by Segun Odeleye
The speaker of Nigeria’s House of Representatives, Aminu Tambuwal, has said that contrary to popular disgust, the salaries and allowances being earned by lawmakers are not excessive but reasonable considering the peculiarities of their job.
The speaker said this during the fifth Christopher Kolade Symposium Series organised by the Nigeria Leadership Initiative (NLI).
Represented by the Minority Leader of the House, Femi Gbajabiamila, the speaker stated that what many people have classified as lawmakers’ salaries were allowances they collect to discharge their duties effectively.
Expatiating further, Tambuwal said that his job as a lawmaker requires that he visits his constituency weekly, which puts his airfare allowance alone at N500, 000 monthly. This puts airfare allowance at N125,000 weekly.
According to him, he has challenged his colleagues to make their salaries and allowances public so that Nigerians would know their exact legislative packages. Obviously his calls has not yielded the desired effect as the salaries and allowances of lawmakers still remain a mystery; not even a court ruling has been able to make the lawmakers release the figures.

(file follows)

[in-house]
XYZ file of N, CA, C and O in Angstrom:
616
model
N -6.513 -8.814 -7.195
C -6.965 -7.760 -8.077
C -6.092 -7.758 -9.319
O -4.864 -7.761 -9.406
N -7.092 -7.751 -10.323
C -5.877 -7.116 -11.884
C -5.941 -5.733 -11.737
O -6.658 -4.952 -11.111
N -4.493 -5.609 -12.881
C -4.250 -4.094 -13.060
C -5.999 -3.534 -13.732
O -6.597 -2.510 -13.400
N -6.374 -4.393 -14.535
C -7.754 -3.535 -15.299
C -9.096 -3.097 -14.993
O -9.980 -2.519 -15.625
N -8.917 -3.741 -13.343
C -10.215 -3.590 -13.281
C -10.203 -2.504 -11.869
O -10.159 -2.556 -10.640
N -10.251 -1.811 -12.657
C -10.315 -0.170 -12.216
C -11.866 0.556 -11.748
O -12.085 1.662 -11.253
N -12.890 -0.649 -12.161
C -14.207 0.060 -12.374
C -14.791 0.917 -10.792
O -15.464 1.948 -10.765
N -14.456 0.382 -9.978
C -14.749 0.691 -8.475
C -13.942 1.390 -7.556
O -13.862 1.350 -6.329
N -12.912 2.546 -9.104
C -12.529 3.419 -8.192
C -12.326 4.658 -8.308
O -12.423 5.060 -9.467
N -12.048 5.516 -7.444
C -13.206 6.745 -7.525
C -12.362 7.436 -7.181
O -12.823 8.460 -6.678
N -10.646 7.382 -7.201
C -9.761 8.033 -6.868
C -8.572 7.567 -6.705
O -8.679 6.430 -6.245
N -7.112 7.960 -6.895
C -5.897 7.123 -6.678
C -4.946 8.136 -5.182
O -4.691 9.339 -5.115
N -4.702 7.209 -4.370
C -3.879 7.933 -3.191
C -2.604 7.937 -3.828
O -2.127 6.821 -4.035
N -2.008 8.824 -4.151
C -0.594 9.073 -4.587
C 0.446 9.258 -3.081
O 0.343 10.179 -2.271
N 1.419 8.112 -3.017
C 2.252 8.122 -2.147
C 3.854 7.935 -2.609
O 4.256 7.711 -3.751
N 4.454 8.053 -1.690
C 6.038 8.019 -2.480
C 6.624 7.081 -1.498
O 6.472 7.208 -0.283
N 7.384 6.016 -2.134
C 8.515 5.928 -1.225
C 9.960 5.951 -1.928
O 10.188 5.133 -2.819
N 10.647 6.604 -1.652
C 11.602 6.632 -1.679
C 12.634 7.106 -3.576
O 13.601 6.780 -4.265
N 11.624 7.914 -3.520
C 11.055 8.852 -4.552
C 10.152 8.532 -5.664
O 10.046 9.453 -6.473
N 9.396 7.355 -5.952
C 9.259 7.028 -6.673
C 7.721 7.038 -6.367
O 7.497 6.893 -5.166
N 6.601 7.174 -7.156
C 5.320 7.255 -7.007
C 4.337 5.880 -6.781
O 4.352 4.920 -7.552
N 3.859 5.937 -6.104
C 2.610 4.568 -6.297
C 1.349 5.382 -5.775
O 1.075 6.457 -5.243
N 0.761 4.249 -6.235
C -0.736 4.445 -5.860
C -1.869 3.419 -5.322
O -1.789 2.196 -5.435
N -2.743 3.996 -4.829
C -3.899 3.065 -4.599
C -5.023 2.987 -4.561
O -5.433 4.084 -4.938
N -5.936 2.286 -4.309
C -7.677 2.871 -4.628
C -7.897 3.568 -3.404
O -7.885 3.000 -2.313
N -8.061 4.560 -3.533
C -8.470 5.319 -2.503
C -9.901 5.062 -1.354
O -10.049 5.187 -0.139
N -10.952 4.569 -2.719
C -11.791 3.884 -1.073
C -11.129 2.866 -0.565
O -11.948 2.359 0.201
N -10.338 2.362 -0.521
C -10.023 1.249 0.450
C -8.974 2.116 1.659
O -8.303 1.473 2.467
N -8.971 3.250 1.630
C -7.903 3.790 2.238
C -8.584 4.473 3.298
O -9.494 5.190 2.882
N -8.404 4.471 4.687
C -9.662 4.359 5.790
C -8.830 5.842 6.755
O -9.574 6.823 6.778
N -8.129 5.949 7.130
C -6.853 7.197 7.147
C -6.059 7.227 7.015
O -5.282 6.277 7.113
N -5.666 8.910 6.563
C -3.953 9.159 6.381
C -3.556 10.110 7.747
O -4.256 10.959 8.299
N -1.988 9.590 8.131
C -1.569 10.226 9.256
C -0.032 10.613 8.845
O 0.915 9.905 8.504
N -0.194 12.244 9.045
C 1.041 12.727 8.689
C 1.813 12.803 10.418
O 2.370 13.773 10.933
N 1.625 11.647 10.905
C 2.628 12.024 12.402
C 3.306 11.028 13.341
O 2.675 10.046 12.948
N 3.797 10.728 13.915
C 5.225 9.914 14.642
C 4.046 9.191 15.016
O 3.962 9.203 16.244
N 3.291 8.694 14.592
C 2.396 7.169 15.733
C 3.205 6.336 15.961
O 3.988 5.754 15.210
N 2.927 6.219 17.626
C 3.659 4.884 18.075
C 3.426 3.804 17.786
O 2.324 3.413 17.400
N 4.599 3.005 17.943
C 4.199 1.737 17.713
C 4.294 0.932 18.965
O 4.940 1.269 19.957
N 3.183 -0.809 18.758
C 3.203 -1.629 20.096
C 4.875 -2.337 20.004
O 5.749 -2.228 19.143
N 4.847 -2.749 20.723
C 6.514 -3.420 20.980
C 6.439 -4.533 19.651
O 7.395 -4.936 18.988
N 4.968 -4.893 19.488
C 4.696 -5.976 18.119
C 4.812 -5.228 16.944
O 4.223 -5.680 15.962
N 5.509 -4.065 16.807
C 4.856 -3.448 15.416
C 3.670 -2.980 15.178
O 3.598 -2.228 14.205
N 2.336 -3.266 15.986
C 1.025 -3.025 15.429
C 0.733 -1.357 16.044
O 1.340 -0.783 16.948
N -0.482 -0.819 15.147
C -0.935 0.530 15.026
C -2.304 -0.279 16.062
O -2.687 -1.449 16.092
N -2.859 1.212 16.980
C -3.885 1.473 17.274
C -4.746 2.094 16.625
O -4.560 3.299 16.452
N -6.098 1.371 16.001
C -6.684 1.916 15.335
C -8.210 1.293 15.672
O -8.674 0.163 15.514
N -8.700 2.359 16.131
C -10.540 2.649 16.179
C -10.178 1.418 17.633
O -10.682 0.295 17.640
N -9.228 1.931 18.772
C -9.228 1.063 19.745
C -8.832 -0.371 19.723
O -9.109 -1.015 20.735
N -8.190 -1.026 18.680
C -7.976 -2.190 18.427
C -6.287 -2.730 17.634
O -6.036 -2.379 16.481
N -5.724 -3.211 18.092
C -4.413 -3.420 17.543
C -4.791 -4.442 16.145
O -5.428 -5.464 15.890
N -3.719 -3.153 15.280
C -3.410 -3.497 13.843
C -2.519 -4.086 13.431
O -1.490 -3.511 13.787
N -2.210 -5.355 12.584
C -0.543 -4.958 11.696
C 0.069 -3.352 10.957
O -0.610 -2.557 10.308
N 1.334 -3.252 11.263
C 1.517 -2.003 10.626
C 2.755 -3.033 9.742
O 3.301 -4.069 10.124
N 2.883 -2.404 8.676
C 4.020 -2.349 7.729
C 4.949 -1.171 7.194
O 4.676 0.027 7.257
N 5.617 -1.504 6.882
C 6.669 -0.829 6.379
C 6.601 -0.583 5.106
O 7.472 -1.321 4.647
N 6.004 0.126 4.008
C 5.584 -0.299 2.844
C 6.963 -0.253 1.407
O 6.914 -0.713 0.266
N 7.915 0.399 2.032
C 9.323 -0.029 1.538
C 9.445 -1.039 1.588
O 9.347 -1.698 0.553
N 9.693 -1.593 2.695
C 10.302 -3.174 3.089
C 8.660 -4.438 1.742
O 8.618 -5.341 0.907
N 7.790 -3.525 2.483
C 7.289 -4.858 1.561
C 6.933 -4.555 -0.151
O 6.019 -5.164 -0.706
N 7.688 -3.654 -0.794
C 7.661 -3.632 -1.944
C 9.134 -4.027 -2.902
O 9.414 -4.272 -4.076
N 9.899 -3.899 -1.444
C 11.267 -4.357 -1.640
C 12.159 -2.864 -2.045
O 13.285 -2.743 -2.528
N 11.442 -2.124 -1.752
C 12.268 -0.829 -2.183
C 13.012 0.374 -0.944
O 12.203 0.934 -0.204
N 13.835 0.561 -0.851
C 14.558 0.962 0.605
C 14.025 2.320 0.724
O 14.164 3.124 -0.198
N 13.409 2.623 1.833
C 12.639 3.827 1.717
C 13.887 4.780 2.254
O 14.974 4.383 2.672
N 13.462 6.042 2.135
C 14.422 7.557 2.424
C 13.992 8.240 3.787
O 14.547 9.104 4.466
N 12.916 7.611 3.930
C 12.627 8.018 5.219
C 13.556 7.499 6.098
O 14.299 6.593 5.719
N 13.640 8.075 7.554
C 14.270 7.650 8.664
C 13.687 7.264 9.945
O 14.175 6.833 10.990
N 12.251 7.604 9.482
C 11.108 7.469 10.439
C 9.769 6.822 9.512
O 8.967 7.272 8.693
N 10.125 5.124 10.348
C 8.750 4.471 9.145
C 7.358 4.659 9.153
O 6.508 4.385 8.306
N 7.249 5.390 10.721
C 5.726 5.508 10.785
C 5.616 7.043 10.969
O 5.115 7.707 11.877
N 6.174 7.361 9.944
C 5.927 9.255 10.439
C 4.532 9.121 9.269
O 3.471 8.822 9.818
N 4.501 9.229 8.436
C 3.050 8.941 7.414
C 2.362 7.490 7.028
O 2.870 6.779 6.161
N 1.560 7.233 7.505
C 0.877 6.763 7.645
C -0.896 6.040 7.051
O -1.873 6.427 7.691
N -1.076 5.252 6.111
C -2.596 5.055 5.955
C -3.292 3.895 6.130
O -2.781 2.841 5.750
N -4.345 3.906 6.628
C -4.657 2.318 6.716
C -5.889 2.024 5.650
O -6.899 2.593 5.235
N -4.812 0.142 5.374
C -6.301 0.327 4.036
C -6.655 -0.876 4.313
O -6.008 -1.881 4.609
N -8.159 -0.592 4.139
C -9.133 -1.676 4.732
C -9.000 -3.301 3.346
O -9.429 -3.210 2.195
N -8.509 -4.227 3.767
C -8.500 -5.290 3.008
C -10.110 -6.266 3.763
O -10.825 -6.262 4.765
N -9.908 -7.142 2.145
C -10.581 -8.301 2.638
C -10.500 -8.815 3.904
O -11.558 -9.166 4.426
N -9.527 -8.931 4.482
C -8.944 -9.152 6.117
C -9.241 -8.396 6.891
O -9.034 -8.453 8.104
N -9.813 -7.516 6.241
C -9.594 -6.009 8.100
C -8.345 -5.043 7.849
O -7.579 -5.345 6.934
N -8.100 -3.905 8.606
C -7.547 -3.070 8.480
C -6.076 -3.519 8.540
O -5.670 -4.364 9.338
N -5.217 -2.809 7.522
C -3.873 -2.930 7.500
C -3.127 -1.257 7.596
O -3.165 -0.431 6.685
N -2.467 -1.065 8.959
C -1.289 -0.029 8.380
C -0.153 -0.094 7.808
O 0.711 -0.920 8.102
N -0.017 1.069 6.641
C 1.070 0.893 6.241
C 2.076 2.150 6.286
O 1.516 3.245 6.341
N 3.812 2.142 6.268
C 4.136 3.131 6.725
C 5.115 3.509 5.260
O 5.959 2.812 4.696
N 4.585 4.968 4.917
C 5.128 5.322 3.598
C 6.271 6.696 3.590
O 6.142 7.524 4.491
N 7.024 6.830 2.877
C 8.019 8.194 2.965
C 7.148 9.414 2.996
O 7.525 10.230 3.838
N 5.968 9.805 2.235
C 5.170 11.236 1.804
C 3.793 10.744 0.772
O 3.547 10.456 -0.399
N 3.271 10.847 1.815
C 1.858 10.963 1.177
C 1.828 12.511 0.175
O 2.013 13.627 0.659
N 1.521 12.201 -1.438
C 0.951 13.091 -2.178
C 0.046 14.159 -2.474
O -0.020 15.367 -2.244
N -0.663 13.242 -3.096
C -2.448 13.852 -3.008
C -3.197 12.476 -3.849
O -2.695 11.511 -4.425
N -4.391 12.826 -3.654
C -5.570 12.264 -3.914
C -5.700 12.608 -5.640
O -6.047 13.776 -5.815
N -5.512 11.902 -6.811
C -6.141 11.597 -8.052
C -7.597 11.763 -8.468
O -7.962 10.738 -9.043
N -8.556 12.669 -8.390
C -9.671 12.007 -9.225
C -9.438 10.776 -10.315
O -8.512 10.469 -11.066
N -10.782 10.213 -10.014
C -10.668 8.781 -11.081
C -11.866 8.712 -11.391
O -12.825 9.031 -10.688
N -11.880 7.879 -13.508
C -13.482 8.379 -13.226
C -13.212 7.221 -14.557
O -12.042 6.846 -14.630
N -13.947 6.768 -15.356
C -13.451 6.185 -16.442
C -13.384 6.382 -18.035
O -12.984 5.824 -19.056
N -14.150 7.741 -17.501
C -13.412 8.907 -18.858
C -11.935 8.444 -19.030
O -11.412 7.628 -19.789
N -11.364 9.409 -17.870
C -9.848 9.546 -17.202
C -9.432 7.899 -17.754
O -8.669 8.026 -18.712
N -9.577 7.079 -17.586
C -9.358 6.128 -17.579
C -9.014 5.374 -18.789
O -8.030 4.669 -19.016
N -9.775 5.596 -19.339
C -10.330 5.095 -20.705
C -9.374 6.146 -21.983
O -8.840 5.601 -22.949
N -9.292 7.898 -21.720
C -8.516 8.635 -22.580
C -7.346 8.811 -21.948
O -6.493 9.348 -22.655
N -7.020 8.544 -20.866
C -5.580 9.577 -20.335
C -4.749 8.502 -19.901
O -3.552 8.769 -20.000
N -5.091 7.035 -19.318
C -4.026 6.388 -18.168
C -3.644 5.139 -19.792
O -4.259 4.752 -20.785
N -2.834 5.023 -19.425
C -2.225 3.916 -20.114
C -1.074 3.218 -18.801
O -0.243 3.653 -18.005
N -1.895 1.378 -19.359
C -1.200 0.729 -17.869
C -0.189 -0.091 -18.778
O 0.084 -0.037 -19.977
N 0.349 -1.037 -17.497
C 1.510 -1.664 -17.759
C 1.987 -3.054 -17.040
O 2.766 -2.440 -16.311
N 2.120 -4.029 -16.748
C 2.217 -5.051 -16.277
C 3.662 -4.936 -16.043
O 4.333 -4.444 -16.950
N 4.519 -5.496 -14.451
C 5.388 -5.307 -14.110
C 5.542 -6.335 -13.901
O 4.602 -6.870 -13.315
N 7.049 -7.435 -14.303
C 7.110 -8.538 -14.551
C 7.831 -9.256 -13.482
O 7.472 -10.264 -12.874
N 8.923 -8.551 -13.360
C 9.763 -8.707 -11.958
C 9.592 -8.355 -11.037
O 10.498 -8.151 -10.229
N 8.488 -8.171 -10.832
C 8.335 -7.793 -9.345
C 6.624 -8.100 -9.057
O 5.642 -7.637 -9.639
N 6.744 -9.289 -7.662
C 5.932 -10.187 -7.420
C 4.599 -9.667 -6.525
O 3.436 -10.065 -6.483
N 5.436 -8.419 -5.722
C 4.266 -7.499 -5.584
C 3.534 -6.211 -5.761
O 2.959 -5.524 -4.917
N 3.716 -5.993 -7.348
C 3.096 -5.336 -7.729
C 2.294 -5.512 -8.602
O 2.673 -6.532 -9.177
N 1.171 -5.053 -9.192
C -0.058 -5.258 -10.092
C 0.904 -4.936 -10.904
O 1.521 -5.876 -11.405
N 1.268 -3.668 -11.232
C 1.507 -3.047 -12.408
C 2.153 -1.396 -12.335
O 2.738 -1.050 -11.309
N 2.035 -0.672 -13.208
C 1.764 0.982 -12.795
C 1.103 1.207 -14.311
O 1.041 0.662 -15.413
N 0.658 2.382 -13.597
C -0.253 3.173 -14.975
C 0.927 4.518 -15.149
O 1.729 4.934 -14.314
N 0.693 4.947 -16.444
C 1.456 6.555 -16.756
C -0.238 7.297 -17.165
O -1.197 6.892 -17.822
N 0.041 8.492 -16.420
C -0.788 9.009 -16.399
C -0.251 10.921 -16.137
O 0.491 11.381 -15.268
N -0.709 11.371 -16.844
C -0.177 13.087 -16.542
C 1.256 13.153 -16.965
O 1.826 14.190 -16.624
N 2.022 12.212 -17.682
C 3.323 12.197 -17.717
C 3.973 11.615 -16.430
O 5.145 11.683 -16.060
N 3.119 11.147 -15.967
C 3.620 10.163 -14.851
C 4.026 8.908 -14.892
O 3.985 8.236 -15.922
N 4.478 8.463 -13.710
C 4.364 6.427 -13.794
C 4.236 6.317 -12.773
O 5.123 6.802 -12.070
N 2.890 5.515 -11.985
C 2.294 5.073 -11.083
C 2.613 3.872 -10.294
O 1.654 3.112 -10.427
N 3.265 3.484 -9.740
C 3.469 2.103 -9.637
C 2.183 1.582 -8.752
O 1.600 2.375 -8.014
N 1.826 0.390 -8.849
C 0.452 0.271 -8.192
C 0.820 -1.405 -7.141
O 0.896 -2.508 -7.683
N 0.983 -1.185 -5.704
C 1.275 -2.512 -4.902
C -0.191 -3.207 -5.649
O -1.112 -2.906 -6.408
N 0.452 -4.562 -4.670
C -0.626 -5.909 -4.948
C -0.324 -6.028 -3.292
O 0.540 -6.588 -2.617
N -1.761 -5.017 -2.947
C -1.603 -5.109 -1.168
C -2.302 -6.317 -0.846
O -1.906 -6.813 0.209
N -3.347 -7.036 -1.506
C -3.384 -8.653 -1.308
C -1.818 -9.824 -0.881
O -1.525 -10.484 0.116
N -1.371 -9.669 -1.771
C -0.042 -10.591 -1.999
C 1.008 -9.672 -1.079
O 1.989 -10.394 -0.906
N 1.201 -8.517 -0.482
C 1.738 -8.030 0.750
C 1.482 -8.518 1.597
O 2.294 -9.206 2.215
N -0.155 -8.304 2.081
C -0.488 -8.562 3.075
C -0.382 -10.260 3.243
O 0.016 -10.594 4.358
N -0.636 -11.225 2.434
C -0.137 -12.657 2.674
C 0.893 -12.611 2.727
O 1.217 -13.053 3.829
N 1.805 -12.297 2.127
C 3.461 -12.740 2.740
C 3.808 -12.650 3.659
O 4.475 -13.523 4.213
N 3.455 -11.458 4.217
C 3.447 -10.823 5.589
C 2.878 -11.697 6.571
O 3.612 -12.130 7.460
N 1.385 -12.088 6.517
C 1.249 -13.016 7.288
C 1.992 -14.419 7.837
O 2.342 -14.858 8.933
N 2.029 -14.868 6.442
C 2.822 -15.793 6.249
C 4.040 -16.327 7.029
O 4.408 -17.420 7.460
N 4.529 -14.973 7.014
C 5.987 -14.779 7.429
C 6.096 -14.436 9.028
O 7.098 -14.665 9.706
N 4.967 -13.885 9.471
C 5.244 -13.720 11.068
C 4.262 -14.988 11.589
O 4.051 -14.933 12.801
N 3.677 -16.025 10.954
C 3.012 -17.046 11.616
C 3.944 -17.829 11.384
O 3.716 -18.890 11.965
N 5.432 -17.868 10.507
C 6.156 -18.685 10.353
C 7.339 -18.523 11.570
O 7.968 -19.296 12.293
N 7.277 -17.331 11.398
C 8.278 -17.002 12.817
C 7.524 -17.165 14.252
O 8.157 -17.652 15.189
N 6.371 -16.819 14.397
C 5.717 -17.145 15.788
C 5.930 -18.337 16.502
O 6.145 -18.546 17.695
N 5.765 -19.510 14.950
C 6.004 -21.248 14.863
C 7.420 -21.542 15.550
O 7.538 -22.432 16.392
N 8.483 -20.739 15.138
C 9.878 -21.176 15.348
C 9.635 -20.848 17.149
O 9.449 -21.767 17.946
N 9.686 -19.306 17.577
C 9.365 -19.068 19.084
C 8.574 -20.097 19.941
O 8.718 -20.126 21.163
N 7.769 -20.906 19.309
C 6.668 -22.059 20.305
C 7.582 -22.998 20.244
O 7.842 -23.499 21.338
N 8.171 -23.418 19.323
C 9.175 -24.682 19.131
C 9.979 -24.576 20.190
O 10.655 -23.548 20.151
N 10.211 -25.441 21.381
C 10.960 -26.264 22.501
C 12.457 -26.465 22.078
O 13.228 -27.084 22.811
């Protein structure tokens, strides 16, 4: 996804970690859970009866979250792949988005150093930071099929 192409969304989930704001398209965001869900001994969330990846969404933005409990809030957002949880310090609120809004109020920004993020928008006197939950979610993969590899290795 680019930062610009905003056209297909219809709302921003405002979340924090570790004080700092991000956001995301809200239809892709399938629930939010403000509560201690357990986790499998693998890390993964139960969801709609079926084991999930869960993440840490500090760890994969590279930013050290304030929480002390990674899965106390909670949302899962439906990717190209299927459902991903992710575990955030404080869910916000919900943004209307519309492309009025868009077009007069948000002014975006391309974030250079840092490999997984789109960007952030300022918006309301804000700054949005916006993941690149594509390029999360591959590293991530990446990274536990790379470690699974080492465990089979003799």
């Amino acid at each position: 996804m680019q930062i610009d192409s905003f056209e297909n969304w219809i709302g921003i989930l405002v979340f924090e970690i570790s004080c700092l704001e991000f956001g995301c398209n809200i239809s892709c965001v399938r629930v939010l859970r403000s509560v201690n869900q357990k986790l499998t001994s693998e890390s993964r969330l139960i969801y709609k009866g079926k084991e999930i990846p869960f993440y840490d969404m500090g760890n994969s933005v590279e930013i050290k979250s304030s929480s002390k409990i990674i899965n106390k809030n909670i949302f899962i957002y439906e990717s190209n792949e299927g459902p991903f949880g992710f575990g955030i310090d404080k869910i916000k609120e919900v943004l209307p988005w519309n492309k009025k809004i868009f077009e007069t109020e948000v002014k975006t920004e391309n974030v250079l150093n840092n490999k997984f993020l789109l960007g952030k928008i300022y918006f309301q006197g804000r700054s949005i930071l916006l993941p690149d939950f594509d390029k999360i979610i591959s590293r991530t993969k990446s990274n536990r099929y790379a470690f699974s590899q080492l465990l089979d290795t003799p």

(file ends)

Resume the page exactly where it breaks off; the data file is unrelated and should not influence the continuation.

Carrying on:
Tambuwal told the audience that even though the constitutional responsibilities of a lawmaker does not extend to rendering financial assistance to constituents, Nigerians have grown to rely heavily on the lawmakers for their personal needs.
Tambuwal observed that the Nigerian dream is “life more abundantly” and it could only come to fusion through a responsible followership which also holds the leadership accountable. He added that Nigeria’s dream has not been achieved because the masses have failed to hold government accountable. He attributed the historical woes and official corruption to the inability of the followers to hold on to their stance against all odds.
The speaker also spoke against zoning of public offices.
“Honestly, this idea of turn-by-turn arrangement in the holding of political offices does not produce the best leaders. Rotation of the Senate President’s seat, Office of the Governor or the zoning the Office of the President, based on sectional considerations, is not the best for us. It constricts the space, from which good leadership emerges and it also threatens good governance which is an ingredient for development,’’ he said.
Tambuwal urged Nigerians, especially those in the political class, to jettison the zoning system, saying that such a policy would strengthen the country’s democracy.